Spatial and spectral emission characteristics and efficiency of high-power diode laser (HPDL) based pump sources
enable and define the performance of the fundamental solid state laser concepts like disk, fiber and slab lasers.
HPDL are also established as a versatile tool for direct materials processing substituting other laser types like CO2 lasers
and lamp pumped solid state lasers and are starting to substitute even some of the diode pumped solid state lasers. Both,
pumping and direct applications will benefit from the further improvement of the brightness and control of the output
spectrum of HPDL.
While edge emitting diodes are already established, a new generation of vertical emitting diode lasers (VCSELs) made
significant progress and provides easy scalable output power in the kW range. Beneficial properties are simplified beam
shaping, flexible control of the temporal and spatial emission, compact design and low current operation. Other
characteristics like efficiency and brightness of VCSELs are still lagging behind the edge emitter performance.
Examples of direct applications like surface treatment, soldering, welding, additive manufacturing, cutting and their
requirements on the HPDL performance are presented. Furthermore, an overview on process requirements and available
as well as perspective performance of laser sources is derived.
So far, the main approach to weld absorber-free thermoplastics is exploiting their intrinsic absorption by choosing a
proper wavelength of the laser. In order to melt the joining partners spatially restricted at the interface usually optics with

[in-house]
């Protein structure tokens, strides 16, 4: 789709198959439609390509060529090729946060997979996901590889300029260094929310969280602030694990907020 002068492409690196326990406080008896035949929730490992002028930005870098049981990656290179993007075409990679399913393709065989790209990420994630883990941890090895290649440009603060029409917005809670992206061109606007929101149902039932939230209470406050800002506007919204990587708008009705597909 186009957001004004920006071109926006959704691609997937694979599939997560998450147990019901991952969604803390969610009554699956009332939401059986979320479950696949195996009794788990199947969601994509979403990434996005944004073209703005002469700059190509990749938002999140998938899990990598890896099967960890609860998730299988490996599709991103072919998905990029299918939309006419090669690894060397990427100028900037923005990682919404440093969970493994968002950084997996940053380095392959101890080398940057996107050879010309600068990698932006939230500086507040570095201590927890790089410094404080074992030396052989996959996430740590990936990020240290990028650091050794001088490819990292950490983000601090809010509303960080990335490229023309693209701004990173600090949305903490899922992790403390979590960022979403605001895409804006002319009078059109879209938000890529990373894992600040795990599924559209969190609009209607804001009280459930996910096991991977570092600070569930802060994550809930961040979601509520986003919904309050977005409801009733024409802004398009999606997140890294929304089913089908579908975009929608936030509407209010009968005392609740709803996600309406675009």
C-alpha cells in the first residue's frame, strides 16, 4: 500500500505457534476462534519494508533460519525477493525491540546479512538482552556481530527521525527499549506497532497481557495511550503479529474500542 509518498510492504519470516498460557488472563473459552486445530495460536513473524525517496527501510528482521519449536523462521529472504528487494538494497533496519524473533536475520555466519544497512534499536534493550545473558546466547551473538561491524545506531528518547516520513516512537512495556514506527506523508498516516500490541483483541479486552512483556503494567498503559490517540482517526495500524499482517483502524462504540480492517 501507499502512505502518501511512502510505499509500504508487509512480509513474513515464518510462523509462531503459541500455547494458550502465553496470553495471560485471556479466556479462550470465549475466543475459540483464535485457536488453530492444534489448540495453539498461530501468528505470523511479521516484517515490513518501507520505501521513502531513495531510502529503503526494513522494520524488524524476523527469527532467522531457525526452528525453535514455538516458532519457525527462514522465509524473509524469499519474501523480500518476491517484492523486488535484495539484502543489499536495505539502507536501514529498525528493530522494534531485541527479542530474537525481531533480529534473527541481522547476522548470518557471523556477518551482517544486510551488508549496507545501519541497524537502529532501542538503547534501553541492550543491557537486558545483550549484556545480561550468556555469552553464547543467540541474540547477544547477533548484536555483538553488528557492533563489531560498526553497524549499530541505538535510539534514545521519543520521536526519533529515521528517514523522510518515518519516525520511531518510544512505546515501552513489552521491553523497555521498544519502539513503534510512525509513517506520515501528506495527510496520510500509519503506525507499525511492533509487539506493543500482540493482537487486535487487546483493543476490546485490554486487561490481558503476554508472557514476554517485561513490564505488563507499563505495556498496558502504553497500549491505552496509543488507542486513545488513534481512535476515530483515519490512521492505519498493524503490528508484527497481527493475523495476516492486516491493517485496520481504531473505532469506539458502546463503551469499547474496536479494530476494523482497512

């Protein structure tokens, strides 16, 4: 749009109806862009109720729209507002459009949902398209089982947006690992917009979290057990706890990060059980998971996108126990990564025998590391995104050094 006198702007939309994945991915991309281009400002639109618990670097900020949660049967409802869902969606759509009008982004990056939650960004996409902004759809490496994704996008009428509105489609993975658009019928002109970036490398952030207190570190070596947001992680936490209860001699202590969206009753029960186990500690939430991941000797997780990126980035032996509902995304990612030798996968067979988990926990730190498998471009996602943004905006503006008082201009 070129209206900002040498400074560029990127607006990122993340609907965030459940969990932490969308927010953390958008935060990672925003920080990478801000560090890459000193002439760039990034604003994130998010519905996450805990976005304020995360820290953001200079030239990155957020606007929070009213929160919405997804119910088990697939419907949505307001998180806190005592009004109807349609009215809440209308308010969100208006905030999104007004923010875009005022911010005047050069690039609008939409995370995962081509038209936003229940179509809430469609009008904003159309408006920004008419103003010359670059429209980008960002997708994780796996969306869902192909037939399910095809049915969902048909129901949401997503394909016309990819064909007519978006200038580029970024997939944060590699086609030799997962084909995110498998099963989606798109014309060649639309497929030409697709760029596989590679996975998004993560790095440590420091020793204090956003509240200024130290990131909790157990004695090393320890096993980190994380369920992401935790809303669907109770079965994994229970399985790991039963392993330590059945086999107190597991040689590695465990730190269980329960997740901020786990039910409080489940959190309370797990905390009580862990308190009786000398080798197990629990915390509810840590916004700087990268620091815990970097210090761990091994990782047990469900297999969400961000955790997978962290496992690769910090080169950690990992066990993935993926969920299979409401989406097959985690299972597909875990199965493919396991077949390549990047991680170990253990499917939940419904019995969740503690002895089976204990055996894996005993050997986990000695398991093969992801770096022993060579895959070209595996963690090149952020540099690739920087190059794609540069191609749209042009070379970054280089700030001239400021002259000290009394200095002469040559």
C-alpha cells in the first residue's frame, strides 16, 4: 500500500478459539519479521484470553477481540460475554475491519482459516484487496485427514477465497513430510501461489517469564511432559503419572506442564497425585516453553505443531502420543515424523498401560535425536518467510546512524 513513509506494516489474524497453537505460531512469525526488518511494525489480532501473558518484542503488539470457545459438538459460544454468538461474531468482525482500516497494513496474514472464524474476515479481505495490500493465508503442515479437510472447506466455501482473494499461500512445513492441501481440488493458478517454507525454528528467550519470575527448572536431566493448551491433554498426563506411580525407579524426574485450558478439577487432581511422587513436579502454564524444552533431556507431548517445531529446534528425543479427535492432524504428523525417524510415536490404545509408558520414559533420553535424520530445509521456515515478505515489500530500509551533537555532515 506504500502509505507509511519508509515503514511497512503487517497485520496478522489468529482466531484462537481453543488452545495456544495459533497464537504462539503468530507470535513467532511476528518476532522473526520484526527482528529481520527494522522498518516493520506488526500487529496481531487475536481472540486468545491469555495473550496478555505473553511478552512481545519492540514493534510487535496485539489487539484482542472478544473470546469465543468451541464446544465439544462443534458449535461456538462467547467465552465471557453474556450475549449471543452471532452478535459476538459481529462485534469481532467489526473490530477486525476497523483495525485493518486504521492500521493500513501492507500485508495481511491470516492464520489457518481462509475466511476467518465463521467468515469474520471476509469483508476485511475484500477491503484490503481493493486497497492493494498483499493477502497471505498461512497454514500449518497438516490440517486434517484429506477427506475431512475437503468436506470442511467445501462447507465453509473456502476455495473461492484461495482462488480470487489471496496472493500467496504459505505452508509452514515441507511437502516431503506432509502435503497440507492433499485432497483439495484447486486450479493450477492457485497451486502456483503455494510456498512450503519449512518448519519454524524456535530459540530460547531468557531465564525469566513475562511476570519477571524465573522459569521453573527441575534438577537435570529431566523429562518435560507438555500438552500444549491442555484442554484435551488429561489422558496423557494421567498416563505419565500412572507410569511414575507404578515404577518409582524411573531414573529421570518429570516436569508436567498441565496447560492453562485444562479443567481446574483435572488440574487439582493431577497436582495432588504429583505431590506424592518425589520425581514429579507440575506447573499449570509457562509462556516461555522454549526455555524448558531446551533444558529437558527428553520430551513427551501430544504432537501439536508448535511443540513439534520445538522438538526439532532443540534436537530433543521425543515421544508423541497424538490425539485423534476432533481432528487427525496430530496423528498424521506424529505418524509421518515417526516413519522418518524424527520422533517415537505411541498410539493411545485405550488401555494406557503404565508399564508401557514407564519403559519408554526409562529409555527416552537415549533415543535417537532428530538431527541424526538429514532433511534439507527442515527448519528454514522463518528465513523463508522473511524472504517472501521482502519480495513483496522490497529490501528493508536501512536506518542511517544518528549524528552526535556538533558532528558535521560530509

a high numerical aperture are used. However, practice shows that the heat affected zone (HAZ) extends over a large area
along the beam axis regardless of the optics used. Without clamping or convective cooling thermally induced expansion
of the material can cause blowholes or deformation of the irradiated surface. To reduce the thermal stress on the part
surface a dynamic beam superposition is investigated with the laser beam performing a precession movement.
Within the plastic industry laser transmission welding ranks among the most important joining techniques and opens up
new application areas continuously. So far, a big disadvantage of the process was the fact that the joining partners need
different optical properties. Since thermoplastics are transparent for the radiation of conventional beam sources (800-
1100 nm) the absorbance of one of the joining partners has to be enhanced by adding an infrared absorber (IR-absorber).
Until recently, welding of absorber-free parts has not been possible.
New diode lasers provide a broad variety of wavelengths which allows exploiting intrinsic absorption bands of
thermoplastics. The use of a proper wavelength in combination with special optics enables laser welding of two optically
identical polymer parts without absorbers which can be utilized in a large number of applications primarily in the
medical and food industry, where the use of absorbers usually entails costly and time-consuming authorization processes.
In this paper some aspects of the process are considered as the influence of the focal position, which is crucial when both
joining partners have equal optical properties. After a theoretical consideration, an evaluation is carried out based on
welding trials with polycarbonate (PC). Further aspects such as gap bridging capability and the influence of thickness of
the upper joining partner are investigated as well.